Joint Event with PNC, Parker Poe Addresses Trump’s Impact on U.S.-German Ties
The strong economic relationship enjoyed for decades by the United States and Germany could be tested due to potential policy changes by the Trump Administration, a group of local business experts said at two information events hosted by GreerWalker, PNC and Parker Poe in Charlotte and in Greenville, S.C. on March 2 and 3.
“U.S.-German Relations Under the New Trump Administration” addressed the likelihood of changes in the context of recent news. While it’s too early to know exactly what policy initiatives lie ahead, statements by President Trump and Administration officials are a concern to many Germans and Americans. Germany’s central bank director refuted claims by an Administration official that German companies have benefited from an artificially cheap currency. Trump’s trade adviser has said the euro has served as a currency for Germany only and has allowed the country to “exploit” the United States. Trump’s views on climate change have not been well received by Germans. Fellow Republican John McCain told the Munich Security Conference that the Trump Administration is “in disarray.”
Survey results last month by the German research group Infratest dimap said that 7 of 10 Germans do not consider the United States a trusted ally. That all-time low trust factor plunged 37 percent since November.
“The potential impact by the Trump Administration on the German-U.S. alliance is substantial nationally as well as for the Carolinas,” said Klaus Becker, German Honorary Consul for North Carolina, who opened the Charlotte event. “North and South Carolina have economic development offices in Germany to promote the Carolinas to potential German investors. And both states have many economic development organizations that regularly travel to Germany to promote the region and assist potential investors with their companies’ expansion plans.”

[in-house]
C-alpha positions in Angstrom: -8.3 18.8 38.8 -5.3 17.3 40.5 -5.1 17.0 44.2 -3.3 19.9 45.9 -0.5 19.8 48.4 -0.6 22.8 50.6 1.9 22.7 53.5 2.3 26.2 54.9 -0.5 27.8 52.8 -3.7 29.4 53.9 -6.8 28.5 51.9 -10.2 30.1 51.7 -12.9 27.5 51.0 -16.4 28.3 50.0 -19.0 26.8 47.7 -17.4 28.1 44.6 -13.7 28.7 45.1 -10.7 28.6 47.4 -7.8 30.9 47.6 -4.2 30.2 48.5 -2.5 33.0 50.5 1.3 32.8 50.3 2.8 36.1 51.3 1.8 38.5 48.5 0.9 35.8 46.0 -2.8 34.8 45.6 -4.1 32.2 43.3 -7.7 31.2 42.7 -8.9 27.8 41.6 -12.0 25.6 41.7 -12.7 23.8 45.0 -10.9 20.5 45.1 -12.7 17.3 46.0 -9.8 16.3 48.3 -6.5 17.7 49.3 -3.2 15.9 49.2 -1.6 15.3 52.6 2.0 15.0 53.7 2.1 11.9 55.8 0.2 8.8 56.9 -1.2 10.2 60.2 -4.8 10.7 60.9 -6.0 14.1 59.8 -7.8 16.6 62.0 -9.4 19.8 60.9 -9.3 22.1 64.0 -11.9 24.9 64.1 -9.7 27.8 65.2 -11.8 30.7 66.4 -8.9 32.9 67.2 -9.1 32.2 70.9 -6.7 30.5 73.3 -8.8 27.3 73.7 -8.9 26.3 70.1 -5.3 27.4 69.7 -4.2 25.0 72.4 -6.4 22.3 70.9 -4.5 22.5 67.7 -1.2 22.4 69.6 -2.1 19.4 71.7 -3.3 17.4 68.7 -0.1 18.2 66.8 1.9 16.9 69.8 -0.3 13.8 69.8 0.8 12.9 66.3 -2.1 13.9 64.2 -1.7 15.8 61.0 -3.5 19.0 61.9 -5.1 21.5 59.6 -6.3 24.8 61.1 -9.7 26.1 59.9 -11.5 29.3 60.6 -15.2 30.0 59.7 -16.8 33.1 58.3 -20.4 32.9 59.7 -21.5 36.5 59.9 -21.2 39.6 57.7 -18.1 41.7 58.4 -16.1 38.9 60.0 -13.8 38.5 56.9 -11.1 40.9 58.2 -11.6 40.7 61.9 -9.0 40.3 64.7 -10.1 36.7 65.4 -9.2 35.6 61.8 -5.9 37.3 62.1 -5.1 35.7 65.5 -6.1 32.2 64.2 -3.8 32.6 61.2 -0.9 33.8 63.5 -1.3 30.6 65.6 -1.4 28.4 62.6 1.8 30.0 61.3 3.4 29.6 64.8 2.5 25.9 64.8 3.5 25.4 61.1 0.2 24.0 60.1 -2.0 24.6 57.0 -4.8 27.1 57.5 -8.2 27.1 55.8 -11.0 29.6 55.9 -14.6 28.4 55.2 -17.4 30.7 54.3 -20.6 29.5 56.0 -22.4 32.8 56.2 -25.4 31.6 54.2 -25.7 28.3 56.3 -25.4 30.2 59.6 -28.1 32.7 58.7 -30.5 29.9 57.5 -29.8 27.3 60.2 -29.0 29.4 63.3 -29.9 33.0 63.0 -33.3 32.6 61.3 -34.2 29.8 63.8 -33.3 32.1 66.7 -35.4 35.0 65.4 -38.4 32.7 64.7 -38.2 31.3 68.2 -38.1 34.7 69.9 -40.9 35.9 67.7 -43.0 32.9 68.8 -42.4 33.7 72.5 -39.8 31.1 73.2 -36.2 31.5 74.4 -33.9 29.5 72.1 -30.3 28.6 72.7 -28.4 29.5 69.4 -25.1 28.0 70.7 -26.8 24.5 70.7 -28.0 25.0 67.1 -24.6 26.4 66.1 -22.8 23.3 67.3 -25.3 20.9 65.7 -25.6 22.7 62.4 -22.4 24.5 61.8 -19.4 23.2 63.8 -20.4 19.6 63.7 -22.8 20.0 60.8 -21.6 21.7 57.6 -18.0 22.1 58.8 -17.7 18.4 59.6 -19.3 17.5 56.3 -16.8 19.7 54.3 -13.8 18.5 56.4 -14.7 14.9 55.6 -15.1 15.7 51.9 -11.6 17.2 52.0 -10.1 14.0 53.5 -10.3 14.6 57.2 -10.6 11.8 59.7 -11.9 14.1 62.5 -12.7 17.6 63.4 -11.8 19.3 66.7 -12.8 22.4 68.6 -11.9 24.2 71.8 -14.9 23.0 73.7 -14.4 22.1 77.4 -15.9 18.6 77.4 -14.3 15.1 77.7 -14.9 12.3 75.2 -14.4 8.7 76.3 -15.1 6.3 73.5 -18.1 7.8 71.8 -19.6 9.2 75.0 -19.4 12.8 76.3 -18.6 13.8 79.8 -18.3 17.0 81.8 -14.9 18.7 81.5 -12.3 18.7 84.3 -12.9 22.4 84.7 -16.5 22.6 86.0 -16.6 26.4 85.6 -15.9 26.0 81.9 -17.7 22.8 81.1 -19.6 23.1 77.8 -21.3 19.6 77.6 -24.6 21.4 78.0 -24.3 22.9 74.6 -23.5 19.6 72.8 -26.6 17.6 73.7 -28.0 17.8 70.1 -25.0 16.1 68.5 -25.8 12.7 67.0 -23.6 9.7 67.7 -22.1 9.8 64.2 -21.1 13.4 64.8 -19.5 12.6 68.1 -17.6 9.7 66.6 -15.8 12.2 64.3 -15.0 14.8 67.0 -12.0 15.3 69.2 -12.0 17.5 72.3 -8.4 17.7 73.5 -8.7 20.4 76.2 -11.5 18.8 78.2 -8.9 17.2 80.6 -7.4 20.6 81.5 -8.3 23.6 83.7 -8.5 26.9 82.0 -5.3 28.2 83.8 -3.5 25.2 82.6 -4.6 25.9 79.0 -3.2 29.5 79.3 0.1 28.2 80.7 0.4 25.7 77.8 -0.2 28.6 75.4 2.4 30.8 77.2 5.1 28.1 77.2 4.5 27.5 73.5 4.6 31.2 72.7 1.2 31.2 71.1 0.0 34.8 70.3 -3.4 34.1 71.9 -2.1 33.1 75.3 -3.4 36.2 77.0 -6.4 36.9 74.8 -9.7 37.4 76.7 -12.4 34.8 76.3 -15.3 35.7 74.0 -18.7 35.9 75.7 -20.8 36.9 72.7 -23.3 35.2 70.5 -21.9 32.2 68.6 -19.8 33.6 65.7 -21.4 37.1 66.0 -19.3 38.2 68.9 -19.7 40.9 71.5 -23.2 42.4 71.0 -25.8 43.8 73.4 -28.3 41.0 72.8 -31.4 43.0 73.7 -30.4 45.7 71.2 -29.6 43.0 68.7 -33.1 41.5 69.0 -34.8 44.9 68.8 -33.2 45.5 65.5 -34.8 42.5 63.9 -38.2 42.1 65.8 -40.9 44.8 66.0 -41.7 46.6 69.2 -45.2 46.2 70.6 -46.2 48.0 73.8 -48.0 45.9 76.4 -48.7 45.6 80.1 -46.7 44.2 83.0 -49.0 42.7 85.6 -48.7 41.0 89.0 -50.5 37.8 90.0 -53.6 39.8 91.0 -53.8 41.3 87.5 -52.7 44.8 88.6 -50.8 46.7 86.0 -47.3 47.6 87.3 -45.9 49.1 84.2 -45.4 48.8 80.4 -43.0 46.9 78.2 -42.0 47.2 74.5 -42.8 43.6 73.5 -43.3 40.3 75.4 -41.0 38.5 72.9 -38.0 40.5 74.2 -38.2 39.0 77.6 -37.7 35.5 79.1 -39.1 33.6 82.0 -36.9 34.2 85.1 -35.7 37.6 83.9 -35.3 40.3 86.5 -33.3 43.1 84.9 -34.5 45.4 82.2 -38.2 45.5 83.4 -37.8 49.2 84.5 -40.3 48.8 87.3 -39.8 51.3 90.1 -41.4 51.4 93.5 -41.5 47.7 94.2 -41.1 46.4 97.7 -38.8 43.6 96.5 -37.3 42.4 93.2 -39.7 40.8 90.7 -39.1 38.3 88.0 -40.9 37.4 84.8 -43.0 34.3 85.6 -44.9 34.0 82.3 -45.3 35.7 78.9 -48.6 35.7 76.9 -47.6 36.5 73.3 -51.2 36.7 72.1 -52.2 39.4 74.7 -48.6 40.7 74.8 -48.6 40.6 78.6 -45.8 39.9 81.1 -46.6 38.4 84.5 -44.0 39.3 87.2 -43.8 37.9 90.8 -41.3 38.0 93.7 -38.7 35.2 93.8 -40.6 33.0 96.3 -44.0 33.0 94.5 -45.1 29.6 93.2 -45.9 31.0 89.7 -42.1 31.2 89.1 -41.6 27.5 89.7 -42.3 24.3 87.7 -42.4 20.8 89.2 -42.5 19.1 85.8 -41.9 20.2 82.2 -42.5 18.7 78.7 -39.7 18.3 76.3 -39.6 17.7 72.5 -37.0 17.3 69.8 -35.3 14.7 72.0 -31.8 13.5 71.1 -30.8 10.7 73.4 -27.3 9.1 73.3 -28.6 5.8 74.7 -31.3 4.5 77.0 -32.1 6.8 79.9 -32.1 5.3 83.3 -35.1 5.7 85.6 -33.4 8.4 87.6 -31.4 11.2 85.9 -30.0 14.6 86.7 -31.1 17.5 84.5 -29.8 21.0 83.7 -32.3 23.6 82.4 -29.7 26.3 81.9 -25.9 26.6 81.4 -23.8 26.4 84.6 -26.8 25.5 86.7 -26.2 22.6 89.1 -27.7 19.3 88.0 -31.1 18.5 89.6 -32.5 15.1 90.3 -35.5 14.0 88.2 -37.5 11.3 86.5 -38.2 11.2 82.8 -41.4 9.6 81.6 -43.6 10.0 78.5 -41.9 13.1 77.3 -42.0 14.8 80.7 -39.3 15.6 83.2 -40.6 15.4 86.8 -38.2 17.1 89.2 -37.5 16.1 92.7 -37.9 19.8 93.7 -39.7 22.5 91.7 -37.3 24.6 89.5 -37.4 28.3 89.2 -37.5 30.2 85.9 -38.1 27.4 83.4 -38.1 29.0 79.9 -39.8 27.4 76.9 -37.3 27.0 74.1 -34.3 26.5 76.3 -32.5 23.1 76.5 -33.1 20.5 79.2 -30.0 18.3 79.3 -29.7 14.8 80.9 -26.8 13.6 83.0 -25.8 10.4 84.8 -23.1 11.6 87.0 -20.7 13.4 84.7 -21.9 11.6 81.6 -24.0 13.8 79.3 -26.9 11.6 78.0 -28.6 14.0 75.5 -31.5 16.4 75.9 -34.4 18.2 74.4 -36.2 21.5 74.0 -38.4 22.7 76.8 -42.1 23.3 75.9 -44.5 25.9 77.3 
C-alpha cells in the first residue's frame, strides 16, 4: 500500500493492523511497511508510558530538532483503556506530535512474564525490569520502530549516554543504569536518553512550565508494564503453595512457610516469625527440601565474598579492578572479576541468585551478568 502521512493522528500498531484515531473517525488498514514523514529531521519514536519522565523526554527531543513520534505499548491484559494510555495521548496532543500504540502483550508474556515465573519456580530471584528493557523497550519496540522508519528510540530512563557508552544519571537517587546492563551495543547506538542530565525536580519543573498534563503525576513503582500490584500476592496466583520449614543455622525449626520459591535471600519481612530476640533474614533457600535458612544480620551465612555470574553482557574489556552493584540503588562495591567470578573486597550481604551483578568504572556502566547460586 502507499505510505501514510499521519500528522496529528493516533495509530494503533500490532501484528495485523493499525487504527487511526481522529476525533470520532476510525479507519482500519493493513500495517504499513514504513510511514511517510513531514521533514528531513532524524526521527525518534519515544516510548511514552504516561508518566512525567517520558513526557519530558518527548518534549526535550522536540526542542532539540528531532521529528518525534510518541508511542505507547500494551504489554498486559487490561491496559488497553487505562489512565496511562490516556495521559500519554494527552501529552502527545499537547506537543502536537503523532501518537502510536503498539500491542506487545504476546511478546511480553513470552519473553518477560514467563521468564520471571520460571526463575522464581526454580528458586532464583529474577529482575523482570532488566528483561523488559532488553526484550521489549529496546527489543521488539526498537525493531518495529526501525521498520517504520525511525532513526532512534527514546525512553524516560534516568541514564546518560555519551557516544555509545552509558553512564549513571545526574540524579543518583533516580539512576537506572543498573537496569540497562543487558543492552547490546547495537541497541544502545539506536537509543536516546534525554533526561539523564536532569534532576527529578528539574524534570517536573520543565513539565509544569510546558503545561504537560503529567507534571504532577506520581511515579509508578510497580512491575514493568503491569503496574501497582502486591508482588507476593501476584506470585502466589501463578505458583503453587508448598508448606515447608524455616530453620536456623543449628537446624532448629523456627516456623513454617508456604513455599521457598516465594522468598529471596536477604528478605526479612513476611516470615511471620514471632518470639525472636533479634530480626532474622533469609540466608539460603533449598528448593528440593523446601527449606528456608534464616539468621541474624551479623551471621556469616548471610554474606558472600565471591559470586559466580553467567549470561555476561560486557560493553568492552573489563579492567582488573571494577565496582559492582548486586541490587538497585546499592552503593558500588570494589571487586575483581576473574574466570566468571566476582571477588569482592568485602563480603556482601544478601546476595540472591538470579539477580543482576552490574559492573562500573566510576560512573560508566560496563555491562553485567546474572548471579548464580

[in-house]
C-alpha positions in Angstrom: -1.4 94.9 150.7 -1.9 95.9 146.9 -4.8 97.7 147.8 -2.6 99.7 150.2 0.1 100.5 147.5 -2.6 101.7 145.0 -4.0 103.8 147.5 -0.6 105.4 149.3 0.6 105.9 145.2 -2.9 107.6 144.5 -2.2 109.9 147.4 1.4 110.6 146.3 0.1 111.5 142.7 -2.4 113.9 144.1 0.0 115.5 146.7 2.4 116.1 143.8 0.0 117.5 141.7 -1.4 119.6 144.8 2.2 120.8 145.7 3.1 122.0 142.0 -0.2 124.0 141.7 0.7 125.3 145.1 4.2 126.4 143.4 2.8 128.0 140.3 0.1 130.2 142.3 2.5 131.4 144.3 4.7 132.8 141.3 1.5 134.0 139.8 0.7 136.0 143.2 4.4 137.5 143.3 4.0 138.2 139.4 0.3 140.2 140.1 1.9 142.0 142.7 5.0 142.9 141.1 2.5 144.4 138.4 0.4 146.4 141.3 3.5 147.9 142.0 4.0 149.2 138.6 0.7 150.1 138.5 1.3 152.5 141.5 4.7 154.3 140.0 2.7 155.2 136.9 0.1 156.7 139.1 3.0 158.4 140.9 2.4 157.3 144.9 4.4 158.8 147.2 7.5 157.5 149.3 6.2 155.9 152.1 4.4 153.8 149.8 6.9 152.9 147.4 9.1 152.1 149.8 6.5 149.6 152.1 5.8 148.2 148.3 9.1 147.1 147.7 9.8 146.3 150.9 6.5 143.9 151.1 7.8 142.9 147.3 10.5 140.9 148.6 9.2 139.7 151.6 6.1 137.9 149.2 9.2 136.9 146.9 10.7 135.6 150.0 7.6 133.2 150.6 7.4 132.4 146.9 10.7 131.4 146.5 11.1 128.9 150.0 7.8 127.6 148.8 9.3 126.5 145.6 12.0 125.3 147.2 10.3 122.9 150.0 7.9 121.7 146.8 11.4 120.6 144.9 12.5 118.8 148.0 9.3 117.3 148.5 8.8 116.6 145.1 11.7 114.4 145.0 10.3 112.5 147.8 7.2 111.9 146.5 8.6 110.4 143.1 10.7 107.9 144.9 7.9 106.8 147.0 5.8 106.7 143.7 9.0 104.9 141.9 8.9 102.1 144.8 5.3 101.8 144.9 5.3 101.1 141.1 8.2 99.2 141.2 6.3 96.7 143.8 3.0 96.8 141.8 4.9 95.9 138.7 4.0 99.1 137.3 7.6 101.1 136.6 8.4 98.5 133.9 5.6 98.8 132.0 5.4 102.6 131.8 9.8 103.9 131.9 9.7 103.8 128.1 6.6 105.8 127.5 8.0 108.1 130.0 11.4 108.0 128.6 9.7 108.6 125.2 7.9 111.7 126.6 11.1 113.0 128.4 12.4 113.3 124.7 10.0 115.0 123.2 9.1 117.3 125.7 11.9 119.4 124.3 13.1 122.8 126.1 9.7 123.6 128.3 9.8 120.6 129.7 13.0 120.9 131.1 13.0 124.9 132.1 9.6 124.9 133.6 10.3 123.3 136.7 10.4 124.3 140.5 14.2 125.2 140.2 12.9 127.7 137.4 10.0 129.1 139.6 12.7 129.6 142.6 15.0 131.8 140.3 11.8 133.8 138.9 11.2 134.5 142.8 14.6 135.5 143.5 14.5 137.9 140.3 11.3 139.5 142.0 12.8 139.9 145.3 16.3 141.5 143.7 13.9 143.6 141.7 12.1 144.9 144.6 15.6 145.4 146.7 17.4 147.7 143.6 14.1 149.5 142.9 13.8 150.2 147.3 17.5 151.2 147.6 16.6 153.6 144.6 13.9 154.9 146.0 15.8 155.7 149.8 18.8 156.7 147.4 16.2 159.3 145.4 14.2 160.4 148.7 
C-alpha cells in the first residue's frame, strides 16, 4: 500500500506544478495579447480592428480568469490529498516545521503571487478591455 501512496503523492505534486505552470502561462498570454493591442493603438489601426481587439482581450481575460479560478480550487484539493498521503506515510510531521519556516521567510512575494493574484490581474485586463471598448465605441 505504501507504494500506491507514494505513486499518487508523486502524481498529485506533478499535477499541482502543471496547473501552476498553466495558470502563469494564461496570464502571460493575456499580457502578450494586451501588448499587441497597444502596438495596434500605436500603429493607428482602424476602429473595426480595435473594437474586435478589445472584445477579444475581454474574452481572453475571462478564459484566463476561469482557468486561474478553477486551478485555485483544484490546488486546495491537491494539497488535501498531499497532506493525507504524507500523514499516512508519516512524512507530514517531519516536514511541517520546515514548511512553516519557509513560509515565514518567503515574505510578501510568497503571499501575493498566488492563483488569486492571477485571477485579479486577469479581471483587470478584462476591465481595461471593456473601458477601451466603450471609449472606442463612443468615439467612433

Event speakers and panelists focused on expected policy changes, along with the potential impact they might have on the business community and trans-Atlantic relations. Keynote speakers were senior international economist Bill Adams and Dr. Helga Welsh, professor of politics and international affairs at Wake Forest University. They then joined panelists John Norman, CPA and Partner at GreerWalker; and Al Guarnieri, Partner at the law firm of Parker Poe for an open discussion with the audience.
“The stakes here are massive,” Norman said, noting that the United States is the largest non-European investor in Germany with an estimated $108 billion in direct investments. “Our economic and geopolitical relationship with Germany must remain strong, especially in the growing context of a global economy.”
Guarnieri reminded the gathering how America’s relationship with Germany can have a direct impact on jobs at home. U.S. subsidiaries of German-owned companies employ more than 640,000 American workers, making them the third-largest group of foreign employers in this country. “The President has broad powers relating to trade and, although legal or WTO challenges may arise, the President is likely to exercise some of those powers. His rhetoric has targeted China and Mexico, but Germany has not been ignored. What actions he may take, and how fundamentally they might impact U.S.–German business, remains to be seen.”